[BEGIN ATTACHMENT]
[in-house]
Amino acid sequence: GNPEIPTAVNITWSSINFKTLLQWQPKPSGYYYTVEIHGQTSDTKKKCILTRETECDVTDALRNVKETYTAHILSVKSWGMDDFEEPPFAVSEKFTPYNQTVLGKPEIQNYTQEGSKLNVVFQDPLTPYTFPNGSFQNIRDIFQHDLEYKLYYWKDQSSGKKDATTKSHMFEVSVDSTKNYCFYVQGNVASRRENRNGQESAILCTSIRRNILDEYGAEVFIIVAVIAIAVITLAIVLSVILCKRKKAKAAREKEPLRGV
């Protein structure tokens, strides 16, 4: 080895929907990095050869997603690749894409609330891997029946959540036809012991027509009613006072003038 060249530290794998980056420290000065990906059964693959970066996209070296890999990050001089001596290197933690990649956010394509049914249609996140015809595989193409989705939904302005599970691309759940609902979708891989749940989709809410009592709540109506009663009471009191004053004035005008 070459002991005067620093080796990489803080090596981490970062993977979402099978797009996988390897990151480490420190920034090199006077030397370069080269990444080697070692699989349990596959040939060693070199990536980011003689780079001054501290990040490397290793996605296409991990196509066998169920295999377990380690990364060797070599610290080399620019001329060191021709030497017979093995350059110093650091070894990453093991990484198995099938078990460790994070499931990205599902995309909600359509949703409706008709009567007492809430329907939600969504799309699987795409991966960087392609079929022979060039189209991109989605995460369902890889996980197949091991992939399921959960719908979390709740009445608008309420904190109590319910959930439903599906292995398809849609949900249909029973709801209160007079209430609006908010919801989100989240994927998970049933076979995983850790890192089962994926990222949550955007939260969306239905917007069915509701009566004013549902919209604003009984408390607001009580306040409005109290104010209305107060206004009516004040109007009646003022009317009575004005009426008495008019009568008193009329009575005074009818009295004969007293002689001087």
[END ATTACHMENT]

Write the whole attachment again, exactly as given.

[in-house]
Amino acid sequence: GNPEIPTAVNITWSSINFKTLLQWQPKPSGYYYTVEIHGQTSDTKKKCILTRETECDVTDALRNVKETYTAHILSVKSWGMDDFEEPPFAVSEKFTPYNQTVLGKPEIQNYTQEGSKLNVVFQDPLTPYTFPNGSFQNIRDIFQHDLEYKLYYWKDQSSGKKDATTKSHMFEVSVDSTKNYCFYVQGNVASRRENRNGQESAILCTSIRRNILDEYGAEVFIIVAVIAIAVITLAIVLSVILCKRKKAKAAREKEPLRGV
């Protein structure tokens, strides 16, 4: 080895929907990095050869997603690749894409609330891997029946959540036809012991027509009613006072003038 060249530290794998980056420290000065990906059964693959970066996209070296890999990050001089001596290197933690990649956010394509049914249609996140015809595989193409989705939904302005599970691309759940609902979708891989749940989709809410009592709540109506009663009471009191004053004035005008 070459002991005067620093080796990489803080090596981490970062993977979402099978797009996988390897990151480490420190920034090199006077030397370069080269990444080697070692699989349990596959040939060693070199990536980011003689780079001054501290990040490397290793996605296409991990196509066998169920295999377990380690990364060797070599610290080399620019001329060191021709030497017979093995350059110093650091070894990453093991990484198995099938078990460790994070499931990205599902995309909600359509949703409706008709009567007492809430329907939600969504799309699987795409991966960087392609079929022979060039189209991109989605995460369902890889996980197949091991992939399921959960719908979390709740009445608008309420904190109590319910959930439903599906292995398809849609949900249909029973709801209160007079209430609006908010919801989100989240994927998970049933076979995983850790890192089962994926990222949550955007939260969306239905917007069915509701009566004013549902919209604003009984408390607001009580306040409005109290104010209305107060206004009516004040109007009646003022009317009575004005009426008495008019009568008193009329009575005074009818009295004969007293002689001087």